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USNR, LLC v. Hartford Accident & Indemnity Co.

United States District Court, W.D. Washington, Tacoma

May 9, 2017

USNR, LLC, Plaintiff,


          ROBERT J. BRYAN United States District Judge

         THIS MATTER comes before the Court on Defendant Employers Insurance Company of Wausau's Motion to Dismiss Complaint for Declaratory Judgment. Dkt. 21. The Court has considered the motion, Plaintiff USNR, LLC's Response, Defendant Wausau's Reply, and the remainder of the file herein. Dkts. 24, 25.


         Defendant Wausau seeks dismissal without prejudice on two grounds. First, Defendant Wausau seeks dismissal for insufficient service of process under Fed.R.Civ.P. 12(b)(5), on the basis that Plaintiff USNR did not serve the Summons and Complaint on Defendant Wausau within 90 days of filing, as required by Fed.R.Civ.P. 4(m). Instead, Defendant Wausau opines, Plaintiff USNR first attempted service of process on January 18, 2017, a date 96 days after filing. Because Plaintiff USNR attempted service of process through the Washington Office of the Insurance Commissioner (WOIC), which further delayed the process, Defendant Wausau was not served any pleadings until March 20, 2017. Dkt. 21 at 7-10. Since the filing of Defendant Wausau's motion, Plaintiff USNR has apparently served on Defendant Wausau an amended complaint. Defendant Wausau objects to the timeliness of the service and says that the service makes it unclear when responsive pleadings are due. Dkt. 25 at 3.

         Second, Defendant Wausau seeks dismissal for insufficient process under Fed.R.Civ.P. 12(b)(4) on the basis that the Summons does not adhere to two requirements of Fed.R.Civ.P. 4(a): (1) the Summons is directed to a person, “Susan E. Stead, agent for Employers of Insurance of Wausau, ” rather than “directed to the defendant”; and (2) the Summons contains a blank space where it should contain the name and address of Plaintiff USNR's attorney. Dkt. 21 at 10-14.

         Besides seeking dismissal for insufficient service of process under Fed.R.Civ.P. 12(b)(5) and insufficient process under Fed.R.Civ.P. 12(b)(4), the motion also invokes Fed.R.Civ.P. 12(b)(2) under the theory that this Court would lack personal jurisdiction over defendants who have not been personally served. Dkt. 25 at ¶ 4. See Dkt. 21 at 1.

         Plaintiff USNR concedes that it “lacks a legally recognized excuse for its neglect” in timely serving Defendant Wausau, but nonetheless seeks more time to complete service of process. Dkt. 24 at 2. Regarding the Fed.R.Civ.P. 4(a) errors identified with the Summons, Plaintiff USNR acknowledges the errors, but requests that the Court quash the pleadings, rather than dismiss them.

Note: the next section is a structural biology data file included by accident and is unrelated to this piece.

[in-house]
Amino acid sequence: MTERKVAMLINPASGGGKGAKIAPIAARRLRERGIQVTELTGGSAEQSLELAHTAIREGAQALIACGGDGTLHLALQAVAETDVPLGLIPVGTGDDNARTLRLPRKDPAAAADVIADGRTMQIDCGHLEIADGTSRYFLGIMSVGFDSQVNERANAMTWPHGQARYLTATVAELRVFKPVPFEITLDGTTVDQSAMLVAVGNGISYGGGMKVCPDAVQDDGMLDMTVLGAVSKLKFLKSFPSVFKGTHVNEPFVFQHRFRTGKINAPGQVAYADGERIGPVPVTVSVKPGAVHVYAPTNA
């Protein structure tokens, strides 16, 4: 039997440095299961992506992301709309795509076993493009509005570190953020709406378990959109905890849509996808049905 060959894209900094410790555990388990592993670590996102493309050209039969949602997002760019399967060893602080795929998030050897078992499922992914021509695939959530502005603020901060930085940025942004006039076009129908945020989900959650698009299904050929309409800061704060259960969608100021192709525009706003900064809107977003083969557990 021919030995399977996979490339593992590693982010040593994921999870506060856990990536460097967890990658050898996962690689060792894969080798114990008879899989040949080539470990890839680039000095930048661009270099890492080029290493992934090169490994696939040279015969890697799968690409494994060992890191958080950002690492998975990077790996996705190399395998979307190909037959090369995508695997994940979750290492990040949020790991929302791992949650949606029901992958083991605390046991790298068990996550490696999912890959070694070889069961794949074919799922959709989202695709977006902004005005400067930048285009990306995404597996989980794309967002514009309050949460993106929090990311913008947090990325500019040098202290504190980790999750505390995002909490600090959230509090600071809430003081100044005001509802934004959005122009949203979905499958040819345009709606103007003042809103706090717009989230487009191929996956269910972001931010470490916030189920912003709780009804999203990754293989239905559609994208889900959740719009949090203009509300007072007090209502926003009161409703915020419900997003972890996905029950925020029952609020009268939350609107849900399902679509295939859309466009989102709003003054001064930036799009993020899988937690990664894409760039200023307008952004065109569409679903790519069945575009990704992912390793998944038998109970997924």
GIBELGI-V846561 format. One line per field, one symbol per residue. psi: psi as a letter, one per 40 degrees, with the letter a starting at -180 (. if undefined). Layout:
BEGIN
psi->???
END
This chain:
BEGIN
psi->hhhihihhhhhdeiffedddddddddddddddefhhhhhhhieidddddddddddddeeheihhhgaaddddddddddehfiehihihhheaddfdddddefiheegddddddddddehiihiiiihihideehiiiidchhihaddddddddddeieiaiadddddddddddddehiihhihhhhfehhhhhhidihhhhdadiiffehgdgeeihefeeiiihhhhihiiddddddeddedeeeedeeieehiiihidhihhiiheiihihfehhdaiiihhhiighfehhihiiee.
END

a. Insufficient service of process under Fed.R.Civ.P. 12(b)(5): untimeliness under Fed.R.Civ.P. 4(m).

         Fed. R. Civ. P. 12(b)(5) allows defendants to seek dismissal for insufficient service of process. Service of process may be insufficient where it is untimely. “The plaintiff is responsible for having the summons and complaint served within the time allowed by Rule 4(m).” Fed.R.Civ.P. 4(c)(1). Fed.R.Civ.P. 4(m) provides:

If a defendant is not served within 90 days after the complaint is filed, the court - on motion or on its own after notice to the plaintiff - must dismiss the action without prejudice against that defendant or order that service be made within a specified time. But if the plaintiff shows good cause for the failure, the court must extend the time for service[.]”

Id. (emphasis added).

         “Rule 4(m) explicitly permits a district court to grant an extension of time to serve the complaint after [the] 120[1]-day period.” Mann v. Am. Airlines, 324 F.3d 1088, 1090 (9th Cir. 2003). The rule permits an extension “even in the absence of good cause, ” because the 90 days for service “operates not as an outer limit subject to reduction, but as an irreducible allowance.” Efaw v. Williams, 473 F.3d 1038, 1040 (9th Cir. 2007), quoting Henderson v. United States, 517 U.S. 654, 661 (1996) (internal quotations omitted). In exercising their discretion, courts may consider factors, such as the prejudice to the defendant, actual notice of the lawsuit, and length or reason for delay. Id. 473 F.3d at 1041. See also, In re Sheehan, 253 F.3d 507, 513 (9th Cir. 2001) (“We find it unnecessary . . . to articulate a specific test that a court must apply”).

         Because neither one of Plaintiff USNR's attempts at service of process fell within the 90 days prescribed by Fed.R.Civ.P. 4(m), the issue before the Court is the appropriate remedy for the insufficient service of process. Defendant Wausau acknowledges that it has actual notice of the lawsuit. Defendant has not made a strong showing that extending the time for service, rather than dismissing the case without prejudice, would cause prejudice, other than to point to (1) the costs associated with the filing of this motion and (2) the lack of clarity about its responsive pleadings due date. However, there are also costs associated with re-filing the case, and the responsive pleadings due date can easily be clarified by fixing the answer deadline to a date certain. Plaintiff USNR has not provided a legally justifiable excuse for the delay, but importantly, it has not attempted to manufacture one, and ...

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